Turn the dough out onto a floured surface and knead by hand for a minute, until the dough is smooth and elastic. Grease a bowl with butter, put the dough in the bowl, then turn it over so the top is lightly buttered. Cover the bowl with a damp towel and allow it to rise for 1 hour, until doubled in volume.

Grease two 9 x 5-inch loaf pans with butter. Divide the dough in half, roll each half into a rectangle as wide as your loaf pan and twice as long. Roll it up into a log the width of your bread pan, and pulling just a bit so that you don't get big air bubbles inside. Pinch together the ends and edges. Place each seam side down, in a prepared pan. Cover again with the damp towel and allow to rise again for an hour, until doubled in volume.

Meanwhile, preheat the oven to 350 degrees. When the dough is ready, brush the tops with the egg white and bake the breads for 40 to 45 minutes, until they sound hollow when tapped. Turn them out of the pans and cool completely on a wire rack before slicing. You may need a sharp bread knife to keep hungry family at bay while it cools. Or just give in and have raggedy pieces of bread, dripping with butter. That's not such a bad thing, either.


Deborah said...

Your bread is picture perfect!! I think I have gotten over my fear of yeast, but I am still not so good at making it look pretty. This recipe sounds wonderful!

Kelly-Jane said...

Your bread is really top notch, well done!

fanny said...

This is such a lovely story, to which I can totally relate.

Your bread looks delicious - moist and fluffy.


Chelsea said...

I have had bad luck in the past with yeast breads. I will try again, but I wills till be afraid until I get some success.

Anonymous said...

Your bread looks beautiful. Fresh bread is the best!

MyKitchenInHalfCups said...

As always Lynn your story is terrific. The loaf is fantastically beautiful! Perfect.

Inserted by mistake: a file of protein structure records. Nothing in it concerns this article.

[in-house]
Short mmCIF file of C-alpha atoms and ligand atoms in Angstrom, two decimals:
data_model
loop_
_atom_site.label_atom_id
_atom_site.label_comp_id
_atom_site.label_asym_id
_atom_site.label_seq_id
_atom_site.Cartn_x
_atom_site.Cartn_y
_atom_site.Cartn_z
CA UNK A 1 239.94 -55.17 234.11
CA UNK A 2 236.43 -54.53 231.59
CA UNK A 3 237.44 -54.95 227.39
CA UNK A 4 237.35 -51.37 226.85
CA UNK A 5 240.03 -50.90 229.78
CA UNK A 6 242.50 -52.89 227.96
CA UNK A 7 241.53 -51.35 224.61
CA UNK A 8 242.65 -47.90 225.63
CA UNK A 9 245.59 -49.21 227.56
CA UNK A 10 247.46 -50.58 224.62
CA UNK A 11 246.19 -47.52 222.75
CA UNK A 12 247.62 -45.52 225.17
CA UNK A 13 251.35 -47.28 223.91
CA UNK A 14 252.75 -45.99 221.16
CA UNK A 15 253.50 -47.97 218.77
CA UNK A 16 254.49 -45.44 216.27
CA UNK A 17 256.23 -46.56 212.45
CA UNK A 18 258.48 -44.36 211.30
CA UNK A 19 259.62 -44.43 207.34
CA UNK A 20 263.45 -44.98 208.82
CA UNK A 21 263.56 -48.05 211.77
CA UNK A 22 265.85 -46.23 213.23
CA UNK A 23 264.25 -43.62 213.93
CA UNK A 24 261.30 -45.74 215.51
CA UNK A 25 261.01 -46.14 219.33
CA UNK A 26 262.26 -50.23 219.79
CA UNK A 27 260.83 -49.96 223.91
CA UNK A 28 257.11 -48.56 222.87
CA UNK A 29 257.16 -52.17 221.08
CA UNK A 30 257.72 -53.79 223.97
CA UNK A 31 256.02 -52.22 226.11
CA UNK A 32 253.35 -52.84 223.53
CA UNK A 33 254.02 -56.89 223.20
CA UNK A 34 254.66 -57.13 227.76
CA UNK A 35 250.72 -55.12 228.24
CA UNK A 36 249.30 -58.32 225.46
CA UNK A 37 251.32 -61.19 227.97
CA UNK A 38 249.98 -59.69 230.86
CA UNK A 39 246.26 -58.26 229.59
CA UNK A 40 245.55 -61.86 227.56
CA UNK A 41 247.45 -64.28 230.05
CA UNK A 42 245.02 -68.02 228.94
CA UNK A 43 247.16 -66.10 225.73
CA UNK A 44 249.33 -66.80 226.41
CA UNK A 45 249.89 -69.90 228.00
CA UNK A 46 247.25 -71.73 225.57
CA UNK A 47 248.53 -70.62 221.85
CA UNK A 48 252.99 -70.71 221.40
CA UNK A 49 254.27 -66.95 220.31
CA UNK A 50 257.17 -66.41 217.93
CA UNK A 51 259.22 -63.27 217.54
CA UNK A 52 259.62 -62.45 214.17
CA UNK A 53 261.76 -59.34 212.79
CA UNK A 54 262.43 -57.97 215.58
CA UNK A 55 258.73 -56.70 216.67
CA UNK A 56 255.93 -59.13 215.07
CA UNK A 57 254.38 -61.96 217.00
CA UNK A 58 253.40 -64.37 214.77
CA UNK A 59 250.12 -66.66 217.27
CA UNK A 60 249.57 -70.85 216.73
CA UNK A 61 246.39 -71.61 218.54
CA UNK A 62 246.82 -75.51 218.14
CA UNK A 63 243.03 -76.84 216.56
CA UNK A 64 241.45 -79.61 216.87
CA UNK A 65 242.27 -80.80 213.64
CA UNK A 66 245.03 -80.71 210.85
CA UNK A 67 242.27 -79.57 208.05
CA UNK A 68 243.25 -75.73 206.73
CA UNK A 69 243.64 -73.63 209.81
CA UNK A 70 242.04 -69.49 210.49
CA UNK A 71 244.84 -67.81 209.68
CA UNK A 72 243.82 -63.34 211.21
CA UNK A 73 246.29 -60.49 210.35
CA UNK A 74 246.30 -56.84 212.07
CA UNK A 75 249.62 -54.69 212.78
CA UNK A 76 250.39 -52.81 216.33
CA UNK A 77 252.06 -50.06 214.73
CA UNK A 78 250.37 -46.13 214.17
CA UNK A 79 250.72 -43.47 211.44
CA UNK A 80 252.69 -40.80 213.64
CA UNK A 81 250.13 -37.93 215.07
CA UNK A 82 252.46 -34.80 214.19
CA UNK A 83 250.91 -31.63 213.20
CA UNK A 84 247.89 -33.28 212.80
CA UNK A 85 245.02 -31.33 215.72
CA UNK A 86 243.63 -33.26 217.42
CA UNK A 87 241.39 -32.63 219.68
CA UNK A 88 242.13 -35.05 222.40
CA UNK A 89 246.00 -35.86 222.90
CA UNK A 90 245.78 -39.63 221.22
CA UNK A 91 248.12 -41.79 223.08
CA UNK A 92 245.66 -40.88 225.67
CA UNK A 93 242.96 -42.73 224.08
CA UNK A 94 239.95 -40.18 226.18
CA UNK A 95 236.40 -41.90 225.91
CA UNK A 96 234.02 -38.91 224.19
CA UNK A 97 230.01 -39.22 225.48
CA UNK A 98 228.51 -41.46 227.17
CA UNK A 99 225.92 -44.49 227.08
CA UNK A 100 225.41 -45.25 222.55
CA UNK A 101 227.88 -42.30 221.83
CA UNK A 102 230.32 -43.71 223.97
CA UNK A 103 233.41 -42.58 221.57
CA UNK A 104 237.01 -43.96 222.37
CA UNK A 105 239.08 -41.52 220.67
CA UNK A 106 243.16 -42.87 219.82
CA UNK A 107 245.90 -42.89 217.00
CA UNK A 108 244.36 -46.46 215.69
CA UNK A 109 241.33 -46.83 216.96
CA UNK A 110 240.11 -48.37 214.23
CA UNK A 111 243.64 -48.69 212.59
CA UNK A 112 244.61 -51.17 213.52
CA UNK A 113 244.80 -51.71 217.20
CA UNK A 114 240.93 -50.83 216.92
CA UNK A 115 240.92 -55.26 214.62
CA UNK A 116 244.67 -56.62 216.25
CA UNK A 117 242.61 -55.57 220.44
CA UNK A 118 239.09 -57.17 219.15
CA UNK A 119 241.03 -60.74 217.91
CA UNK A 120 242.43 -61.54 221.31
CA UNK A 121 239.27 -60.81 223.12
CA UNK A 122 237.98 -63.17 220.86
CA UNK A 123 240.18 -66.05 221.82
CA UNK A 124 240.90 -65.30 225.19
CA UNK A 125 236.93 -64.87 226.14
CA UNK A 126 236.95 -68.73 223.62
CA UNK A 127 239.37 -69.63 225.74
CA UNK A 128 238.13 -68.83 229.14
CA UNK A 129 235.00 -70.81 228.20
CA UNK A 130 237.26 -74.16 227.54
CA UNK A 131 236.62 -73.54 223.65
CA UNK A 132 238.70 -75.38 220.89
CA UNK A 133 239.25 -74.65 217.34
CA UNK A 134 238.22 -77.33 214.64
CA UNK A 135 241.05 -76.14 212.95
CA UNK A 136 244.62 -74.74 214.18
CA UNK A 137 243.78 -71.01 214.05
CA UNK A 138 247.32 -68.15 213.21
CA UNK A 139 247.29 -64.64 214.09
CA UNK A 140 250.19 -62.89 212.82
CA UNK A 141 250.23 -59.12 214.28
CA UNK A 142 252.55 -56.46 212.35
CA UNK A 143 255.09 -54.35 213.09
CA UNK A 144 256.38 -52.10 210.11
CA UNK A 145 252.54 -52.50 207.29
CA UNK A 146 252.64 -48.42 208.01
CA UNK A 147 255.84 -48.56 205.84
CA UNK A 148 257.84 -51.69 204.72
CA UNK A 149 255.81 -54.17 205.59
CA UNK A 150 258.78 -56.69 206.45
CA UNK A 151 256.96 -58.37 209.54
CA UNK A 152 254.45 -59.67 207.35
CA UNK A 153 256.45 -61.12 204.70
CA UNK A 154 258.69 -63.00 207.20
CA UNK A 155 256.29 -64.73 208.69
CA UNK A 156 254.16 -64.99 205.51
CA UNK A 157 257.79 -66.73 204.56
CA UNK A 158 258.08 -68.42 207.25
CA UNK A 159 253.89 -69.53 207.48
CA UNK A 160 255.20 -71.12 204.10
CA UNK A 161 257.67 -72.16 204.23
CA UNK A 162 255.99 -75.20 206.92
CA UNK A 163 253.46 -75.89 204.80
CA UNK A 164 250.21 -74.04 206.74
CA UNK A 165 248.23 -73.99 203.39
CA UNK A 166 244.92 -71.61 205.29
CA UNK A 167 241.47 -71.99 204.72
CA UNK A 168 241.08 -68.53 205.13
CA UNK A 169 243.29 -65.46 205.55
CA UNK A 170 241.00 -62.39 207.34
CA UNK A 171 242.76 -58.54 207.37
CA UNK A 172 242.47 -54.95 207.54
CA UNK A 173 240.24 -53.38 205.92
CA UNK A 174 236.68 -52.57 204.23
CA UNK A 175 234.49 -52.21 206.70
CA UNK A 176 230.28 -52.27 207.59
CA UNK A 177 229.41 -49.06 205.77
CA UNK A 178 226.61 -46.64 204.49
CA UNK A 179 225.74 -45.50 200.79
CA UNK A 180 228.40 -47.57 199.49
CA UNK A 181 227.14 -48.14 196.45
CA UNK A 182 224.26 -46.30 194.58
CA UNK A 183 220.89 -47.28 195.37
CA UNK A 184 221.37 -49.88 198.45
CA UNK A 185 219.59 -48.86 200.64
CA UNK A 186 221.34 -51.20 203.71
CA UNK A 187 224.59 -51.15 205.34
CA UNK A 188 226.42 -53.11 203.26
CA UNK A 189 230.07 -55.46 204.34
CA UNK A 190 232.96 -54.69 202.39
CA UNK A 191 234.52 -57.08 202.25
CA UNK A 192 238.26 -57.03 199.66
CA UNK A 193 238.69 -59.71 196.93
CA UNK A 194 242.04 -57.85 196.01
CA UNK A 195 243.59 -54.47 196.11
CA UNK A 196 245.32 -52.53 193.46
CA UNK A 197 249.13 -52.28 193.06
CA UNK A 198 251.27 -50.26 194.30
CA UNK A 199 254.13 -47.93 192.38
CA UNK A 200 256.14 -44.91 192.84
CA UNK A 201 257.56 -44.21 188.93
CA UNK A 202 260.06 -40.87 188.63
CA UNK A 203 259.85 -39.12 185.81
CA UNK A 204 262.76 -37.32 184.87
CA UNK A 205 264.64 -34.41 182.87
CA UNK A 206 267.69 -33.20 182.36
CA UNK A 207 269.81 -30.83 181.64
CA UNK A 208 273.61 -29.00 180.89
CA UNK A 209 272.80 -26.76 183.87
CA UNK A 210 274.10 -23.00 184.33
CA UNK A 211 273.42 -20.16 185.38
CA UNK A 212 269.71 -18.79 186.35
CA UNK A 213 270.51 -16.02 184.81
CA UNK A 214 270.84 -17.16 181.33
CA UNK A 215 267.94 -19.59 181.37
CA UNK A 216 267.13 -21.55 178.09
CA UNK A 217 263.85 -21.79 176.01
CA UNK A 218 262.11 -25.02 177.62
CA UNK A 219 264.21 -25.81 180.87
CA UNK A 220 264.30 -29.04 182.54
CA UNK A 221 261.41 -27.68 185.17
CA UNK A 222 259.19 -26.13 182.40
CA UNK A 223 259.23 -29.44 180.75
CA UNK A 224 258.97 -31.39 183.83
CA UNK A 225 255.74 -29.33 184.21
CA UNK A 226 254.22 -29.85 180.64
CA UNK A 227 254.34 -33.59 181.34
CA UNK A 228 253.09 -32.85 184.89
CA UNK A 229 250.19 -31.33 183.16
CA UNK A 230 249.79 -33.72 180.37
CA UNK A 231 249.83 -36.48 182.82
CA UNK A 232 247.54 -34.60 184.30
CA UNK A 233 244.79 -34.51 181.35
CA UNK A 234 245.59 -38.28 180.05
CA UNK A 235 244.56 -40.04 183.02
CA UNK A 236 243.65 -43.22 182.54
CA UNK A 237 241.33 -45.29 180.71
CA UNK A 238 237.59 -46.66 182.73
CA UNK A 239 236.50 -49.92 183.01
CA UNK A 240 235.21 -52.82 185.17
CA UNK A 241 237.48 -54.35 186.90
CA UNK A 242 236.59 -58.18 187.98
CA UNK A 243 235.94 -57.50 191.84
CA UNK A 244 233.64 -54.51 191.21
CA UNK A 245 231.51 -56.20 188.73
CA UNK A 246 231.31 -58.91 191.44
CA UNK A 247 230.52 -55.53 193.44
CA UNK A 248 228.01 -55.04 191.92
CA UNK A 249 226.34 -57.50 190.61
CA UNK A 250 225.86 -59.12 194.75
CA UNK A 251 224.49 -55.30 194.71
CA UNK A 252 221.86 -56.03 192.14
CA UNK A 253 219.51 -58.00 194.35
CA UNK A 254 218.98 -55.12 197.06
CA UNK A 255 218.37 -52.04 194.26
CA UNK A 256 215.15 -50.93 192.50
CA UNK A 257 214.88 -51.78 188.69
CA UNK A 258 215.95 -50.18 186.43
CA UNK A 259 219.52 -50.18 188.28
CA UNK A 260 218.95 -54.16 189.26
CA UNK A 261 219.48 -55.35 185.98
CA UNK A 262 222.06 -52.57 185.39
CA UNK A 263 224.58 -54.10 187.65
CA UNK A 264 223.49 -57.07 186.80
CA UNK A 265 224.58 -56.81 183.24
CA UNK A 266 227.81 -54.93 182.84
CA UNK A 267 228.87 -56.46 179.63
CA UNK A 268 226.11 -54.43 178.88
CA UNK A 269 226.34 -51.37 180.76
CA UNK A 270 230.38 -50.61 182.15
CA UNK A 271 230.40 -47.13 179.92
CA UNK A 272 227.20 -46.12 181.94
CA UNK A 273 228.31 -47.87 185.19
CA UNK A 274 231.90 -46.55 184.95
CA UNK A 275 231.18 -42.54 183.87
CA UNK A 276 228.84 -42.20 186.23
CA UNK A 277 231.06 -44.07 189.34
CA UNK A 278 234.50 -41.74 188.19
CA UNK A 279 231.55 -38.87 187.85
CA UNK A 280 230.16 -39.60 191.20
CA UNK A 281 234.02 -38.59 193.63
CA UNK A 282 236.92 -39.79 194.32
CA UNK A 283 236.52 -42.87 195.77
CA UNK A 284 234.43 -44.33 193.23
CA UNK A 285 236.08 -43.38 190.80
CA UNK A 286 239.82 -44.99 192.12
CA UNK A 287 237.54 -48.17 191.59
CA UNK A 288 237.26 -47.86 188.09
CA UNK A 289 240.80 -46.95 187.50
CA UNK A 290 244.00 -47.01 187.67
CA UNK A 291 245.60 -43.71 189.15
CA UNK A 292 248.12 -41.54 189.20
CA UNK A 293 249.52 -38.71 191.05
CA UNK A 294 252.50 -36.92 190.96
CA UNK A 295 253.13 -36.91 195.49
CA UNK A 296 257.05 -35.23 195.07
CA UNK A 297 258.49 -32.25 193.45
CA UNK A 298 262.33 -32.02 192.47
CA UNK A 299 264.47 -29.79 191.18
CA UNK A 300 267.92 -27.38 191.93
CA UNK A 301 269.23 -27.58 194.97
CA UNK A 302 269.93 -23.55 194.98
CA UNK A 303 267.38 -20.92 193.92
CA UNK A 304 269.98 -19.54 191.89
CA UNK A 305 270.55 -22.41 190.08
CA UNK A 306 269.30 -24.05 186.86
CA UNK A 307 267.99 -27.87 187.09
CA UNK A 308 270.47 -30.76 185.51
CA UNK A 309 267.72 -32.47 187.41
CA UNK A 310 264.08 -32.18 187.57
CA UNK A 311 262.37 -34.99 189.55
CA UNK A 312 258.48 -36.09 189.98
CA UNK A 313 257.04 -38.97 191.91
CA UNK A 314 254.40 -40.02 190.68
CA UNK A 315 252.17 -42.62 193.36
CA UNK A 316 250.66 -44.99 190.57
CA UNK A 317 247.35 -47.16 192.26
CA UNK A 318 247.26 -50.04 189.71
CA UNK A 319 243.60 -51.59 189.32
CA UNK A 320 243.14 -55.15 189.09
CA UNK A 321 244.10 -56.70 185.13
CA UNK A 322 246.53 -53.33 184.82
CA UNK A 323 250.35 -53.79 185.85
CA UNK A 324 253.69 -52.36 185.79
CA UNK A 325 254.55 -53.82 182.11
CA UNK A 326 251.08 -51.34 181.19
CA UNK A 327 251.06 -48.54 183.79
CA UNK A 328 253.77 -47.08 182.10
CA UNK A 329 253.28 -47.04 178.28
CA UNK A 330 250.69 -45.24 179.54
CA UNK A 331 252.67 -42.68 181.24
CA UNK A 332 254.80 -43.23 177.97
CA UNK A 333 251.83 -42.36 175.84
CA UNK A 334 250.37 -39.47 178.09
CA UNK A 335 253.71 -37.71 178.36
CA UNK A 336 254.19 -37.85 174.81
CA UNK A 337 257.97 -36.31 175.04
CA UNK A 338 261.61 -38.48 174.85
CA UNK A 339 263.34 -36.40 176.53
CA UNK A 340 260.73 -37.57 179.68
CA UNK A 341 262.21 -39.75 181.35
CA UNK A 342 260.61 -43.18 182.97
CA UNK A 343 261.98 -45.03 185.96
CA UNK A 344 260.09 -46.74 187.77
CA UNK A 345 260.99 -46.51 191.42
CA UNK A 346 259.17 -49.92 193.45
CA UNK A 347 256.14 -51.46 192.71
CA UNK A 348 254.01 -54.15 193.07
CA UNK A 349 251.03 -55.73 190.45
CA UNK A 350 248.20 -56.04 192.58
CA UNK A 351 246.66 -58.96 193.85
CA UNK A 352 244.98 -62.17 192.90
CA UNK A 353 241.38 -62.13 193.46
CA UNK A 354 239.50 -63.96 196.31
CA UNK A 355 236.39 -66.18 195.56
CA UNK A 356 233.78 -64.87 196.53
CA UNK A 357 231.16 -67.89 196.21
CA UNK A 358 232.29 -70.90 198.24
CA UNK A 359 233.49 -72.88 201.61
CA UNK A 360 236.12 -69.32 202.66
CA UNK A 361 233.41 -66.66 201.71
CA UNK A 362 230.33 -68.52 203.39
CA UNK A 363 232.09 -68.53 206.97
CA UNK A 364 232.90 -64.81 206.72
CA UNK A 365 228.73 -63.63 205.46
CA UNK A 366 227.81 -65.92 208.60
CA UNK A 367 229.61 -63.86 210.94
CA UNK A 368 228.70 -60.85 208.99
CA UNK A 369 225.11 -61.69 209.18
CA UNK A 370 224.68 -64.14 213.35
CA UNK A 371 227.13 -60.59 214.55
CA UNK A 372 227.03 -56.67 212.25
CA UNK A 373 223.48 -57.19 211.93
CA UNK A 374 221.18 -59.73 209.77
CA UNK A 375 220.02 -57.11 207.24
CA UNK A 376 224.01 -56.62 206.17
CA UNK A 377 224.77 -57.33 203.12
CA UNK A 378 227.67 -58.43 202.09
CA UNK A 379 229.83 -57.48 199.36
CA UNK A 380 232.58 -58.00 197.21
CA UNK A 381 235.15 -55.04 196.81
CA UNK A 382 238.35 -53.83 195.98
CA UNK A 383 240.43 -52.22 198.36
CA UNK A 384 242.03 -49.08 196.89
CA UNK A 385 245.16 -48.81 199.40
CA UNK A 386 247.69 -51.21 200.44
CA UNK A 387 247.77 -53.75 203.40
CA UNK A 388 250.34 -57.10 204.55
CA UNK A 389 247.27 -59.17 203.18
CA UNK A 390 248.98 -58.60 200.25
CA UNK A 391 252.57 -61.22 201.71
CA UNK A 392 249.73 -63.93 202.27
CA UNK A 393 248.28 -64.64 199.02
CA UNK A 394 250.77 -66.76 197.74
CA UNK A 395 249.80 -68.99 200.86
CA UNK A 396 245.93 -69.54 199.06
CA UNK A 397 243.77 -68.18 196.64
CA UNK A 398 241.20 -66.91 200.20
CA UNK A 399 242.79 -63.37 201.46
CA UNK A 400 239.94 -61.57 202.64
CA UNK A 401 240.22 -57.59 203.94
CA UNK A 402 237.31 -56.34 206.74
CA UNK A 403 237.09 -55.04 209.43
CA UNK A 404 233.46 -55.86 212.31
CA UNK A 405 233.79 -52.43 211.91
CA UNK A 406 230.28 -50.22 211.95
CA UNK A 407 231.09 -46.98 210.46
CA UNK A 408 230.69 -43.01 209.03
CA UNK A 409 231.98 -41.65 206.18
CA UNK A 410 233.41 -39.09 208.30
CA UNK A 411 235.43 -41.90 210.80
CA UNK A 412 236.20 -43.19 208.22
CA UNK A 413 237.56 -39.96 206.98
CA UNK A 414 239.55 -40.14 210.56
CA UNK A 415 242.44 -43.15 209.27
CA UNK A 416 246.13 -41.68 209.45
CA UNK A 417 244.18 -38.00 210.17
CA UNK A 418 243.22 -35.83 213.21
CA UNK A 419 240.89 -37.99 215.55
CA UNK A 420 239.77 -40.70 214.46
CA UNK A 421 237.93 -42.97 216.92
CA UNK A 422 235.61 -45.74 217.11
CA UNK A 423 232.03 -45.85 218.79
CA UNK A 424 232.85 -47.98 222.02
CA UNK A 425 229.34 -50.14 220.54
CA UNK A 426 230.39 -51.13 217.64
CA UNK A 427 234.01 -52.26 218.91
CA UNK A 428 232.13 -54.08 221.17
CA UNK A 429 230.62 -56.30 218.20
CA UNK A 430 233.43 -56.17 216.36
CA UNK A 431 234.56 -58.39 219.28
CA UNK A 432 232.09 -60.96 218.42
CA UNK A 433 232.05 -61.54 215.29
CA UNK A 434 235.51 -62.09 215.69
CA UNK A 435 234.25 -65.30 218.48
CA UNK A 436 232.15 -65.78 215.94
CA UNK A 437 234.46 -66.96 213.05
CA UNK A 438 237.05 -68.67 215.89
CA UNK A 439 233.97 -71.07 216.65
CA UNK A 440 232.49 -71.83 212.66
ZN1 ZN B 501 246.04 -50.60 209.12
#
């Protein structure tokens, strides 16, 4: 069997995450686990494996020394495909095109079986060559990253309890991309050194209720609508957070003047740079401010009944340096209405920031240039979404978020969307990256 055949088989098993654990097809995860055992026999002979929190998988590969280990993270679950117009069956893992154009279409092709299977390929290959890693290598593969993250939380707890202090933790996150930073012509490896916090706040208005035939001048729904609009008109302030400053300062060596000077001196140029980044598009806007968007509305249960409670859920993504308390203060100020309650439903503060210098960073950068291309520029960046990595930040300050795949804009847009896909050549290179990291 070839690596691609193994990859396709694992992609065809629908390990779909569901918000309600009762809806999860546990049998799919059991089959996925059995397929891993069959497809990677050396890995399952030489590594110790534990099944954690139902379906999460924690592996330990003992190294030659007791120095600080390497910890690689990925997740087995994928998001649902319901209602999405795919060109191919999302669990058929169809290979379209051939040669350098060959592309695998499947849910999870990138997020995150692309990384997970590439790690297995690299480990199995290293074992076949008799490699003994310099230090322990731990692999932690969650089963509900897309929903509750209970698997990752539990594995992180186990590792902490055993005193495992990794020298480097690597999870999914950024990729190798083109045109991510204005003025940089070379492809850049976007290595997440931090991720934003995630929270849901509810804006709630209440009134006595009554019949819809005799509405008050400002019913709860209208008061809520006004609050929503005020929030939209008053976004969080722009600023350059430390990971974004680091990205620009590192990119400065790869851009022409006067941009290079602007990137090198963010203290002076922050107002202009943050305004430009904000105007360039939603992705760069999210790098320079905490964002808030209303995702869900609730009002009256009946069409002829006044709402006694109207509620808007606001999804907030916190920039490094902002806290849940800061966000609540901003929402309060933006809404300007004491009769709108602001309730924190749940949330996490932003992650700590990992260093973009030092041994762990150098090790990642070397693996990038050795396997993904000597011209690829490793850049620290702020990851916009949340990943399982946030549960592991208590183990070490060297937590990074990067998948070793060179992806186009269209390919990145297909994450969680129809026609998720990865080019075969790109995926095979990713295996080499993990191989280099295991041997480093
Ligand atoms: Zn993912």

Peabody said...

I also talk nicely to my yeast too!

Anh said...

Lynn, this is so beautifully written, capturing the fear and 'beauty' of working with yeast. And yes, your bread is so wonderful.

Aimée said...

Good for you, Lynn, you couldn't be on a more noble search than the one for the perfect 'daily loaf'.
Good luck!

Gigi said...

Just beautiful. I am in awe of your wonderful looking bread.

Patricia Scarpin said...

I'm glad the poor burned loaves didn't stop you from baking with yeast again, dear Lynn!
This loaf is heavenly!

Amy said...

Wow you totally posted about something I have major stress!
You may have actually inspired me to attempt to make something with yeast!
The bread looks delicious!!

Happy Homebaker said...

What a lovely story! I love reading all your little stories that comes with each post :) How I wish I can have two slices of your bread for my breakfast!

Anonymous said...

Tomorrow is gonna be one of those stinking hot days, perfect for proofinf dough, so I've decided that I'll be making this! Just a couple of questions -

1. 110 degrees - I assume this is F and not C?

2. How many grams/ounces is in 2 packets of yeast? My yeast comes out of a tub so I've got to measure the stuff out

3. How on earth did you get such a shiny, sexy lookin' loaf???

Cookie baker Lynn said...

Deborah- Thanks! Practice makes better.

Kelly-Jane - Thanks, doll!

Fanny - Everything you make is lovely!

Chelsea - Practice helps. It also helps if you can find someone who'll eat all your mistakes without complaining.

Melinda - Agreed.

My Kitchen In Half Cups - Heady praise from the bread master!

Peabody - I smile thinking of you having a tete a tete with the yeast.

Anh - You're such a sweetie. I'd share my bread with you anytime.

Aimee- I'll let you know if / when I ever find the perfect recipe.

Gigi- Thanks, hon.

Patricia - Well, it did put me off for quite a while.

Amy - Go for it! The worst that could happen is you end up with blackened bricks. Then you have something to prop the door open with or throw at muggers. It's all good.

Happy Homebaker - It's nice that my little ramblings are appreciated.

Ellie - Thanks for the bread questions. Yes, the 110 degrees is F (wouldn't that be like "incinerate" in C?)

I did an online conversion and came up with 21.43 grams in 2 packets of yeast. Does that sound right?

The egg wash makes the loaf all shiny and sassy.

Have some fun baking!

Anonymous said...

I am so glad you didn't give up on yeast after the first experiment!
Your loaves are perfect looking. I make bread all the time, but it never looks perfect like yours.

Anonymous said...

I'm trying this tomorrow. I'm so excited!!